Amelia HollidayStaff Reporter
March 21, 2013
The Hazard City Commission met Monday night to discuss Community Development Block Grant (CDBG) funds, open bidding for the solid waste transfer project, and promote Hazard City Police officers.
The commissioners passed two resolutions concerning CDBG funds. The city’s water system rehabilitation project is using funds from the CDBG, which, according to the CDBG’s website, is a grant meant to be used to benefit low- and moderate-income persons by preventing or eliminating “slums or blight, or address community development needs, having a particular urgency because existing conditions pose a serious and immediate threat to the health or welfare of the community for which other funding is not available.”
A resolution to approve the contract between the city and the Commonwealth of Kentucky Department of Local Government was passed, allowing the city to accept the $1 million grant agreement from the CDBG program for the purpose of public facilities improvements within the Water System Rehabilitation Project.
Hazard Mayor Nan Gorman explained the aim of the project is to fix a lot of the problems the city, and county, are facing with the water they need.
“What we’re doing, there’s certain things in the water plant that are not broken but will break soon. They’re old; we can’t get parts for them, so, we’re getting it new,” Gorman said.
The project includes many other things to improve the city’s water system, including adding another intake in the river, dredging the river around the original intake, and adding meters to water pumps out in the county in order to be able to identify when and where a leak is occurring, Gorman said.
“I could go on because it’s a long, thick book about the improvements that we’re going to make,” she added. “It’s very necessary, we all believe in it very much. The city manager and myself and other people that work in the city government that worry about these things, we’re all very excited about it and we know that it’s needed.”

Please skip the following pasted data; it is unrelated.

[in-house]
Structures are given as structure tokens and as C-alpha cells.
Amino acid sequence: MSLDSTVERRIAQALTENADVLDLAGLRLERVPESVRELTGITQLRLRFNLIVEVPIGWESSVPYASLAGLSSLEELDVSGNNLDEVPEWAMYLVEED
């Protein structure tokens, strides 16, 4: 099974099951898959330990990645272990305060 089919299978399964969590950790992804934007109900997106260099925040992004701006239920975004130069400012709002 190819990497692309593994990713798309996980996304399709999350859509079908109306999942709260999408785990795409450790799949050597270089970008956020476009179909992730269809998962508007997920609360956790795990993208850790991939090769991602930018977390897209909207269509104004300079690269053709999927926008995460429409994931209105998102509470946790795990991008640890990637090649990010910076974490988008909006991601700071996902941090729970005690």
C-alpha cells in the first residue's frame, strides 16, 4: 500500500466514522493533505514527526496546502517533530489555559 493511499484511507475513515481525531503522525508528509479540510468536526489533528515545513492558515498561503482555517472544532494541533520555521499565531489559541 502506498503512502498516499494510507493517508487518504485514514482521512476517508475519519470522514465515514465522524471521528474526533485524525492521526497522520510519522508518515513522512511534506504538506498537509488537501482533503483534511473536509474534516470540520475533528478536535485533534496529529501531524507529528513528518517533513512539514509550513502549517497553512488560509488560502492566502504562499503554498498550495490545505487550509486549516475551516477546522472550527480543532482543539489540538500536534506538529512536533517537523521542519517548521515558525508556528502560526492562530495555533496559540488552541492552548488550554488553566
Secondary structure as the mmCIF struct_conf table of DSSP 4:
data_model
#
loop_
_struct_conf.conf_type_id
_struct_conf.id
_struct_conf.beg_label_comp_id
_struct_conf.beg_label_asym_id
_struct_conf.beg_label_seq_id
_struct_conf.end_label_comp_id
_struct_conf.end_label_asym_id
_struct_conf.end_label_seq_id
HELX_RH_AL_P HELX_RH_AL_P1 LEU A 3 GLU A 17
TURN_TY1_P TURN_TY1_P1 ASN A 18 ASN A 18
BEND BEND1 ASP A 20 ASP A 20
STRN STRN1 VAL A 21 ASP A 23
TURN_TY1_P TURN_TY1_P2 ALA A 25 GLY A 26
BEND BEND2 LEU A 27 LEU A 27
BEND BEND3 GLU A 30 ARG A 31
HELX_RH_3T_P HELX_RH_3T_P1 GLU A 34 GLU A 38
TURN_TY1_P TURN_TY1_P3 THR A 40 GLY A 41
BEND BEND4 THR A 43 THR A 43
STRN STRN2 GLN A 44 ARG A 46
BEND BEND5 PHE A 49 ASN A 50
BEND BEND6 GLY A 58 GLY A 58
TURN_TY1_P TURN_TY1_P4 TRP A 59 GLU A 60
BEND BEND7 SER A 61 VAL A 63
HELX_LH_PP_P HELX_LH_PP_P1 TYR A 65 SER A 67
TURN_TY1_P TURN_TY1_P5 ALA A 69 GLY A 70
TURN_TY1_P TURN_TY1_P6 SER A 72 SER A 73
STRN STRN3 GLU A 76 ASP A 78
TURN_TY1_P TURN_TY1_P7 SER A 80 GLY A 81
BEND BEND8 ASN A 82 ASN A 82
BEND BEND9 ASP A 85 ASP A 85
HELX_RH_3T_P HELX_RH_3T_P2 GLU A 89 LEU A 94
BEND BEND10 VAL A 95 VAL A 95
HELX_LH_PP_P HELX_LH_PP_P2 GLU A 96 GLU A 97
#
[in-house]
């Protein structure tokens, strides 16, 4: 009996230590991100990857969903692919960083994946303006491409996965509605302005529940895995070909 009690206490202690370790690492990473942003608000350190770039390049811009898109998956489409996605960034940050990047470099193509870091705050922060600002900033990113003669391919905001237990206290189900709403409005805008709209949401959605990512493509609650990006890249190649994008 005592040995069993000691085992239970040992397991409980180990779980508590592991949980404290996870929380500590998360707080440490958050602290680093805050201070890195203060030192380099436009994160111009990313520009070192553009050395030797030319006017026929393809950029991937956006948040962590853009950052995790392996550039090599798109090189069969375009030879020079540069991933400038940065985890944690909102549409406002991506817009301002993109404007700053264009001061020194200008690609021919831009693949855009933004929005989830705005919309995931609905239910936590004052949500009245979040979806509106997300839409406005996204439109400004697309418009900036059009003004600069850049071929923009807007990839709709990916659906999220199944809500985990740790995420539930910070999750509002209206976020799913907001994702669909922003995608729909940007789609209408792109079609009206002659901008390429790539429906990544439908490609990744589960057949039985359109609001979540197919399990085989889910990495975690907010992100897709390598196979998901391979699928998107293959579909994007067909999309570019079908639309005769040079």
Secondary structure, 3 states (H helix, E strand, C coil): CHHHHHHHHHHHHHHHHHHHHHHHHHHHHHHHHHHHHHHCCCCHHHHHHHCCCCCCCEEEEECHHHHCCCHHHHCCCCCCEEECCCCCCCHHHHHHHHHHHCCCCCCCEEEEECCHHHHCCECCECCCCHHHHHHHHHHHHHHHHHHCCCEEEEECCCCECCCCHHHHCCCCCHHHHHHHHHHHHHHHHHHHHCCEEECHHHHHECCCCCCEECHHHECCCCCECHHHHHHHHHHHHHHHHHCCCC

There will be no displacement of residential or commercial occupants as a result of the rehabilitation project, however, per the guidelines of the Housing and Community Development Act of 1974, the city passed a resolution to replace any residential or commercial housing if it must be moved or used for the project.
A procurement policy for the CDBG program for small purchases and purchases of $20,000 or less and for services and material exceeding that was also passed by the commissioners.
Bidding for the solid waste transfer was also approved to be opened, with bids coming in from MBI, to haul to the Laurel Ridge Landfill for $466 per load; Watco, LLC, to also haul to the Laurel Ridge Landfill for $17 per ton; and Waste Connections, Inc., for the city to deliver waste to the Perry County transfer station, for either $42 per ton for one year, $41.25 per ton for three years, or $40.50 per ton for five years.
Hazard Police Chief Minor Allen presented the Hazard Police Department’s (HPD) monthly report for February and presented the commissioners with the recommended promotion of seven officers. Patrolmen Preston Napier, Tim Feltner, Zach Miller, Wilson Jones, B. J. Caudill, Doug Ashley, and Bradley Couch were all promoted to Class A Patrolmen with the Hazard City Police after having completed one year of service with the department and completed the Department of Criminal Justice training. These officers will receive the normal 25 cent raise that comes with the promotion.
For the month of February, the HPD had a total of 24 cases, 16 felonies, and eight misdemeanors, Minor said. There was $8,629.22 in property stolen and $2,224.22 recovered. Forty traffic accidents were recorded for the month, with only five of those resulting in injury; two were DUI related.
Sam Stacy, Hazard fire chief, presented the fire department’s monthly report for the month of February to the commissioners. The Hazard Fire Department responded to 51 calls for the month, 36 of those were fires, 13 rescues, and two mutual aid runs. Activities for the month included refilling the Pavilion pool, assisting the police department with the burning of evidence from old cases, and fixing the flags at the Perry County Court House. The department had 363 hours of training for firefighters for the month, bringing the total for the year to 684 hours.
The commission will meet again on April 15 for their regularly scheduled meeting.